Sep 9, 2021
An Awesome Benefit For Those Employees Providing Care To Loved Ones with Amanda Varga
As the population ages and lives longer employees can be put in stressful situations with the demains of the job, young children, and aging parents. Better known as the sandwich generation. If retaining good employees is on your agenda, providing meaningful services to the sandwich generation is a great idea. Now is the time to help.
Amanda Varga is the Owner of CareTreks, LLC, which is focused on supporting Family Caregivers of aging loved ones by providing the skills, knowledge and resources they need to be more confident and competent Caregivers.
Amanda’s caregiving experience started at age 11 when she was the neighborhood babysitter. Her first work with the elderly was in middle school, as a volunteer Candystriper at a local nursing home – yes, the red and white striped uniform and the cap!
While earning her Bachelor of Social Work degree, she also provided specialized respite services for children with special needs. Immediately after graduation, she worked in brain injury supported living, quickly moving from direct care to management. After some years in the corporate world (primarily in HR and Executive Team roles) and having three amazing children, she found herself back in the professional Caregiving realm as both an overnight-awake hospice sitter and Director of Client Care for a home care agency.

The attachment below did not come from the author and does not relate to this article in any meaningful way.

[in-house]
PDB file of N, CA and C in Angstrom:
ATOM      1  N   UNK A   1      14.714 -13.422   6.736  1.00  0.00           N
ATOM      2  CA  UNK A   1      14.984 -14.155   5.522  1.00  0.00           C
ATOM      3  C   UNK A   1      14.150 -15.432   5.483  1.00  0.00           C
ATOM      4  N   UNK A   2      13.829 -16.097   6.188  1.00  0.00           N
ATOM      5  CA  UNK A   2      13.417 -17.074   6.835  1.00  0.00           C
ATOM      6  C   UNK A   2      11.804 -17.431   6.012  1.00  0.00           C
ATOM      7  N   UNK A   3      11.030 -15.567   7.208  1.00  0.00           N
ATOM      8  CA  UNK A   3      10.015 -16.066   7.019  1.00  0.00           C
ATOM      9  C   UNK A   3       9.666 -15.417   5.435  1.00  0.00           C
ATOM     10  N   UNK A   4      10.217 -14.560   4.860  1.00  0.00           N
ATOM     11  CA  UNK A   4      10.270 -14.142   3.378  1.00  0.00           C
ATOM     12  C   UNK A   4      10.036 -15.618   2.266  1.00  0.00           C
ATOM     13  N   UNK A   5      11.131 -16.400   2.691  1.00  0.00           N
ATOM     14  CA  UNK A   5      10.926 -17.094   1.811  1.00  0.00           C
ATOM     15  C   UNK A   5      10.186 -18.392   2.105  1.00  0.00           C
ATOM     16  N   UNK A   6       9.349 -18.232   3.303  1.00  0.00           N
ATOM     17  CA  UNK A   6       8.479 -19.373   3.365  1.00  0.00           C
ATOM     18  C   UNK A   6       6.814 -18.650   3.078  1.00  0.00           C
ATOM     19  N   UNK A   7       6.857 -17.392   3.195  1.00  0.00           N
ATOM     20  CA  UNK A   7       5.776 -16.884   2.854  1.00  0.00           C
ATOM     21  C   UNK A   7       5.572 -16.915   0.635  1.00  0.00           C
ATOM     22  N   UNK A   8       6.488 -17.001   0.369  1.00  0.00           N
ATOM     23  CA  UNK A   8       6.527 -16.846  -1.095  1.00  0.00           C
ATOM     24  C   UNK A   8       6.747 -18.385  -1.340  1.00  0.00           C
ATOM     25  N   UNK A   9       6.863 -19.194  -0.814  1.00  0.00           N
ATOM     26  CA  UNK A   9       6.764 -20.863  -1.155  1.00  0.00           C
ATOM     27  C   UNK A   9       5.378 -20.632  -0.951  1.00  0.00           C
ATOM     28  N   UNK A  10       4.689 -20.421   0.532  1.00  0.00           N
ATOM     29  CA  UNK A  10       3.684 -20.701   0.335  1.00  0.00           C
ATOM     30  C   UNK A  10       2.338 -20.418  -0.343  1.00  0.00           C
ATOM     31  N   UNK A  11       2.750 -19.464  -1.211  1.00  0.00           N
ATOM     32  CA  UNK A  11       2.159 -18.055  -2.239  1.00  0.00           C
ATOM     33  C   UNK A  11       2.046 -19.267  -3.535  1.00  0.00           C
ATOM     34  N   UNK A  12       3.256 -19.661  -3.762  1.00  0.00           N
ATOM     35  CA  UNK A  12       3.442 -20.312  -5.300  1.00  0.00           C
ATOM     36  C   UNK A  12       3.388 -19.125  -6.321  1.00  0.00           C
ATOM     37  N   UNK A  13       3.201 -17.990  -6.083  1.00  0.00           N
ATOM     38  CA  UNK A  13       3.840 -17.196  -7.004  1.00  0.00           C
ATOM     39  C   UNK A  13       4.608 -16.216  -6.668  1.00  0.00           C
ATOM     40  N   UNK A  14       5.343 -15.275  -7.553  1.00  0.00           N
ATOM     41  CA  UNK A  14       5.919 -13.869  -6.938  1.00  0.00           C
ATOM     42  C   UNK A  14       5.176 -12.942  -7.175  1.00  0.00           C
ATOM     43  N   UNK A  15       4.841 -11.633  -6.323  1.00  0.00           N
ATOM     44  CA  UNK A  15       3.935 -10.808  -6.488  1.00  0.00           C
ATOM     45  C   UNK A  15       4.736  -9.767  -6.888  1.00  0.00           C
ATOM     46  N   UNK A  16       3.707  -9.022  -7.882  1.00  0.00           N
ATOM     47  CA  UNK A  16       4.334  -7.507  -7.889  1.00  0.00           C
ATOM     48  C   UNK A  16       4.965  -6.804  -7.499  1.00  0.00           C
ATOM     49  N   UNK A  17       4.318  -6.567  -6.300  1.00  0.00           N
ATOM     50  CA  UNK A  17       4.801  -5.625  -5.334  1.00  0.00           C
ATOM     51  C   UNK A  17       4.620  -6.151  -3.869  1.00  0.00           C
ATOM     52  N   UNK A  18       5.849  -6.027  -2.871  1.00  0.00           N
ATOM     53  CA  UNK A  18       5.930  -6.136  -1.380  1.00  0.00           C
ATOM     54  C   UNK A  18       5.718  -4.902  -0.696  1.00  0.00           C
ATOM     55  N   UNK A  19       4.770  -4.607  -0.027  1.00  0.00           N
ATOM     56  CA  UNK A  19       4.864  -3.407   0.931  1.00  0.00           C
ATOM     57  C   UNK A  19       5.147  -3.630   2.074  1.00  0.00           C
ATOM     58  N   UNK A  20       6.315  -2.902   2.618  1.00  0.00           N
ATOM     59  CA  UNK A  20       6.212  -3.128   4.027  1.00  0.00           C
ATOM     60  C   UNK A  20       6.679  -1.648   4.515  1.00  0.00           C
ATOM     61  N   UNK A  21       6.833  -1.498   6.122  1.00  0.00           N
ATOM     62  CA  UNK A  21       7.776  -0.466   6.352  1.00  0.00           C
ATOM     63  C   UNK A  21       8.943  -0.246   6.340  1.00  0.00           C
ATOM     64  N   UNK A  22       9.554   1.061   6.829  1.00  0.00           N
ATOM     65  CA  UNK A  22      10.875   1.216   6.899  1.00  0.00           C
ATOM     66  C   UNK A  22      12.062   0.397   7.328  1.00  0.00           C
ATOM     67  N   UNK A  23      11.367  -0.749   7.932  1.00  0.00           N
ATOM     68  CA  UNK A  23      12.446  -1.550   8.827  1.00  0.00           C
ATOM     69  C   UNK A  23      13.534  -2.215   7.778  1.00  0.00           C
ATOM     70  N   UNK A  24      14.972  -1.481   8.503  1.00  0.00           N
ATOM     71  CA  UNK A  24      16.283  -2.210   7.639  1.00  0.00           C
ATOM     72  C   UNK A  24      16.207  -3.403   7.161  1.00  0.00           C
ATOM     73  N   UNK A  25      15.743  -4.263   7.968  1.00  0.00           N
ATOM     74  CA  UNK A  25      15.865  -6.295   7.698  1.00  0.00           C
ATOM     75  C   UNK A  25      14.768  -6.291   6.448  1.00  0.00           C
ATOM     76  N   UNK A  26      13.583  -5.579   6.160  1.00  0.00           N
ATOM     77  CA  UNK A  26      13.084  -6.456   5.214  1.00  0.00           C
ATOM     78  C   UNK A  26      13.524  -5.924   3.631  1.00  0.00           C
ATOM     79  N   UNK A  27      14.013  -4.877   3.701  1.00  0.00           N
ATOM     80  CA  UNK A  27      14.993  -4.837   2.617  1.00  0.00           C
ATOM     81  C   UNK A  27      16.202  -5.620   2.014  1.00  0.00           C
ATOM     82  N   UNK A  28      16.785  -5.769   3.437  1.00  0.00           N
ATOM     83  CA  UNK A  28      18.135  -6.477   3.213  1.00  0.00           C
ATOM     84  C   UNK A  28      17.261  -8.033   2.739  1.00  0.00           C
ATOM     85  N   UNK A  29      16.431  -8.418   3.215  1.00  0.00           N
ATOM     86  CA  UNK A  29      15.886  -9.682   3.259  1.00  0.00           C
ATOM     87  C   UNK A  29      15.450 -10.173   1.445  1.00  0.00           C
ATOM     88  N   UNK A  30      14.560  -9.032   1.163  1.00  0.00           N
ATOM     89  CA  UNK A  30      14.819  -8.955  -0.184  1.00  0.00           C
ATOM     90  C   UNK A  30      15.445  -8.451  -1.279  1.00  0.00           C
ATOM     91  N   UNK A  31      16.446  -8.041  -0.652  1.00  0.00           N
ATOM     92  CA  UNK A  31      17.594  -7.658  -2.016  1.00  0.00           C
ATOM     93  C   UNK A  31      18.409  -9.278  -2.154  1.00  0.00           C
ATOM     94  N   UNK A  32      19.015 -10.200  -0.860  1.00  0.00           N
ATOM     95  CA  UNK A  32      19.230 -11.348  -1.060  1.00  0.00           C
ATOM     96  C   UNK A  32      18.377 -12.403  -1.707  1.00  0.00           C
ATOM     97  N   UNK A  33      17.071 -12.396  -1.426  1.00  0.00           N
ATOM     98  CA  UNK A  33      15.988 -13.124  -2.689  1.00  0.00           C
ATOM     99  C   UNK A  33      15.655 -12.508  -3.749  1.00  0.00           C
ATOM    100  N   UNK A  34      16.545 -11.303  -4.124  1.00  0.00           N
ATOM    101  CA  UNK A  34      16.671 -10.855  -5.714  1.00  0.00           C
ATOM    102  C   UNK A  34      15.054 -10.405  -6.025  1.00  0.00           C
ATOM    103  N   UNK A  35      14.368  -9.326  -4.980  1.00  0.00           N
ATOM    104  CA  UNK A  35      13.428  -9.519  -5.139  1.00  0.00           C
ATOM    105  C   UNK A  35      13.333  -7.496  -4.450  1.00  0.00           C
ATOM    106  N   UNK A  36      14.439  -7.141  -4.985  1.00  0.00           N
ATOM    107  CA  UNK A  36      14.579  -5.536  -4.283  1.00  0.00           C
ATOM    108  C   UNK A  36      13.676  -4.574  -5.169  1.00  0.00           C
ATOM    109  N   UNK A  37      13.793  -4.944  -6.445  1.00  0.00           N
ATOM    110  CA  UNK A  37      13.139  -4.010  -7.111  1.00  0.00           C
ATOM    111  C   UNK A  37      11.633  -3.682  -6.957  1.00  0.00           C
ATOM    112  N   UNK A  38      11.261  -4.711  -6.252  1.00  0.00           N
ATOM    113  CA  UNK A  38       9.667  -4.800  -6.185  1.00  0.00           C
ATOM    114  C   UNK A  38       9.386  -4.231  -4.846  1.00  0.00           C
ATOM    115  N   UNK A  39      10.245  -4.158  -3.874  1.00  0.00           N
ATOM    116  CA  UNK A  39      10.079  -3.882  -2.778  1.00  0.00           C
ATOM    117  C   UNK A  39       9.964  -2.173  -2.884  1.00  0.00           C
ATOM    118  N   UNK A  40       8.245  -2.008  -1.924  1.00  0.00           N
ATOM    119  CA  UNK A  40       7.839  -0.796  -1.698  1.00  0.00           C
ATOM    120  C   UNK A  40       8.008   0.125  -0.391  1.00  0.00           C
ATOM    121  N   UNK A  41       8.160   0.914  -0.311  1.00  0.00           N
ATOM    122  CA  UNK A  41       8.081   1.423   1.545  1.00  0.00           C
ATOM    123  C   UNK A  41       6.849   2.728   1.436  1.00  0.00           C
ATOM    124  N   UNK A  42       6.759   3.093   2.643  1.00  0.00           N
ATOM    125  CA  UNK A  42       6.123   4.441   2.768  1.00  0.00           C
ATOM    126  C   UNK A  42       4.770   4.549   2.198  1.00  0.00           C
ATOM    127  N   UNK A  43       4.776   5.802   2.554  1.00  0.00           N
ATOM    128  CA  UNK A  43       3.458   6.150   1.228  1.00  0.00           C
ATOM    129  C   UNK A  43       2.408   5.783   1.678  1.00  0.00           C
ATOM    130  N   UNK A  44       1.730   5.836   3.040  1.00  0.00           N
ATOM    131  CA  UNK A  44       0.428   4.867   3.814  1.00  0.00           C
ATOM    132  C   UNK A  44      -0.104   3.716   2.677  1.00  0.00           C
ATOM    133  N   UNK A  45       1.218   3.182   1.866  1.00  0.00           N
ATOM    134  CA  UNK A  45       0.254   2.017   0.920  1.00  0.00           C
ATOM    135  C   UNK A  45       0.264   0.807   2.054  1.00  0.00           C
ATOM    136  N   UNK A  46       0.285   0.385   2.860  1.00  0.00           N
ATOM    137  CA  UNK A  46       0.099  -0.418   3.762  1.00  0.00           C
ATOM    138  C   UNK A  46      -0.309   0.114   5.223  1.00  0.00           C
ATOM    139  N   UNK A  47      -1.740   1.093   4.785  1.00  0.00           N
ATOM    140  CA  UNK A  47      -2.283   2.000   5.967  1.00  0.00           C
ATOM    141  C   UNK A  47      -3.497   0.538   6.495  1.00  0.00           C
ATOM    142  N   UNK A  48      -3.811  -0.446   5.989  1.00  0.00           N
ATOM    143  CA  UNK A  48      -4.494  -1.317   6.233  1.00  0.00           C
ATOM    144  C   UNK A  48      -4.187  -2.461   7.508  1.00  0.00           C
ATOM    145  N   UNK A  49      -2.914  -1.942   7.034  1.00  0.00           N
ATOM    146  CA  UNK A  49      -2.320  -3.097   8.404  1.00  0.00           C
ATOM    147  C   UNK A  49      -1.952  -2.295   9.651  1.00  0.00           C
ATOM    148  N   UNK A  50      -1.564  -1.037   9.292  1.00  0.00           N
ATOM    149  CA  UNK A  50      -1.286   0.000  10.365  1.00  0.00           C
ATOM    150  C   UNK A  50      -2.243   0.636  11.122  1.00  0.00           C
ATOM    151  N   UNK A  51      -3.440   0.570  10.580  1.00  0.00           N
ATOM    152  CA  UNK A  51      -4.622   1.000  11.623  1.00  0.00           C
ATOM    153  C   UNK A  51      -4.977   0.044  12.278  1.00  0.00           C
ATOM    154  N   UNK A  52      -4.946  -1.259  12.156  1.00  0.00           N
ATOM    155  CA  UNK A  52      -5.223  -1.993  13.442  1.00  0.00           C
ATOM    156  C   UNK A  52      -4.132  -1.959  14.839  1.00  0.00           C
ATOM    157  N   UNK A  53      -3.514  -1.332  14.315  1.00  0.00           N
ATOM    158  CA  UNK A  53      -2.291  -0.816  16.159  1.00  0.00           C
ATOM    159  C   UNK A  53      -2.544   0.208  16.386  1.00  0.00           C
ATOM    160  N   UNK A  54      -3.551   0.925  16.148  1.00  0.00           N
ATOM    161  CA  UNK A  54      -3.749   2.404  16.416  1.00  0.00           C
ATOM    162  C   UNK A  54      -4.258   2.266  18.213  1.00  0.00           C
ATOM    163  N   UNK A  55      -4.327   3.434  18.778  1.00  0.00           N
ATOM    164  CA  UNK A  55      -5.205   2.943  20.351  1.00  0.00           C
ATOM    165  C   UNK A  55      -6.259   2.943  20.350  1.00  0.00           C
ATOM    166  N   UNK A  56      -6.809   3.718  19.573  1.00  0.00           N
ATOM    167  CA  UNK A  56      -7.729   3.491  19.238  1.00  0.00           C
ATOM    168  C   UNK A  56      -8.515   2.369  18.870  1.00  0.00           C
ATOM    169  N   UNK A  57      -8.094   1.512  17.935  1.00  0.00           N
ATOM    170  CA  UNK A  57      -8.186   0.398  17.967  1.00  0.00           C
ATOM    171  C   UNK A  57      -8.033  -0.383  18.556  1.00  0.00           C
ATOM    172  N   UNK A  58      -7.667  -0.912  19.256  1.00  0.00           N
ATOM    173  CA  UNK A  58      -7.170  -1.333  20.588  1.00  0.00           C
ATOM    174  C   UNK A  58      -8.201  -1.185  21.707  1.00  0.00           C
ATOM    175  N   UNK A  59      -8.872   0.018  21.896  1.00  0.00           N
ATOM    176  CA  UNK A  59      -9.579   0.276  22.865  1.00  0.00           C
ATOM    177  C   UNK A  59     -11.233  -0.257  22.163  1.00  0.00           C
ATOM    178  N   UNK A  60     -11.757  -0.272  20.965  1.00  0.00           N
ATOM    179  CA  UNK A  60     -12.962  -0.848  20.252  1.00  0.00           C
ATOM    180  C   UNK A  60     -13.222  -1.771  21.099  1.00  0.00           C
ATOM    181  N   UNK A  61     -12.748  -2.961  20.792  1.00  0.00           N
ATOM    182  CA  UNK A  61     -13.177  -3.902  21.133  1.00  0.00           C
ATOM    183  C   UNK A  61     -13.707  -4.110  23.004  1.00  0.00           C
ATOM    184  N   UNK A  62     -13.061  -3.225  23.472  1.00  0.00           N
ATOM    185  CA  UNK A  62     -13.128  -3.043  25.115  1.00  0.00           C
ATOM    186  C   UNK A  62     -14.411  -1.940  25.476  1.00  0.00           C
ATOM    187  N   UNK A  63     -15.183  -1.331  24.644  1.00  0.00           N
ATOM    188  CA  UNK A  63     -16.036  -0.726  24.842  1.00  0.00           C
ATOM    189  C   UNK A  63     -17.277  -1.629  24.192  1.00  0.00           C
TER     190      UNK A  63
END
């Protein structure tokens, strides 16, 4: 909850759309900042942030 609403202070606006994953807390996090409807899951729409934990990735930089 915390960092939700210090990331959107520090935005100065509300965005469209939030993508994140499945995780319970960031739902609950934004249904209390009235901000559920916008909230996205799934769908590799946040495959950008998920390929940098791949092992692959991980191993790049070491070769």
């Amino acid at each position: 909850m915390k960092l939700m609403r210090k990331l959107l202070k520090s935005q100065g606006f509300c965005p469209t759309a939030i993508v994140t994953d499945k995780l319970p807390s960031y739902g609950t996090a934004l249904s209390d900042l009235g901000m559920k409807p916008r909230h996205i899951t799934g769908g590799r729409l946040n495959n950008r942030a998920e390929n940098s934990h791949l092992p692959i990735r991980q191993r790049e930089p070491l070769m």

Caregiving became far more personal when she and her husband moved his parents in with them in July, 2014. Both required 24/7 care and supervision with hands-on assistance. Amanda’s personal Caregiving Journey had begun…and the following month her three kids started 4th, 5th and 12th grades.
Life was complicated, to say the least. It has been this personal experience with caregiving that inspired the idea behind CareTreks – to find a way to support others who find themselves in a family caregiving role.
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Full Transcript Below
An Awesome Benefit For Those Employees Providing Care To Loved One with Amanda Varga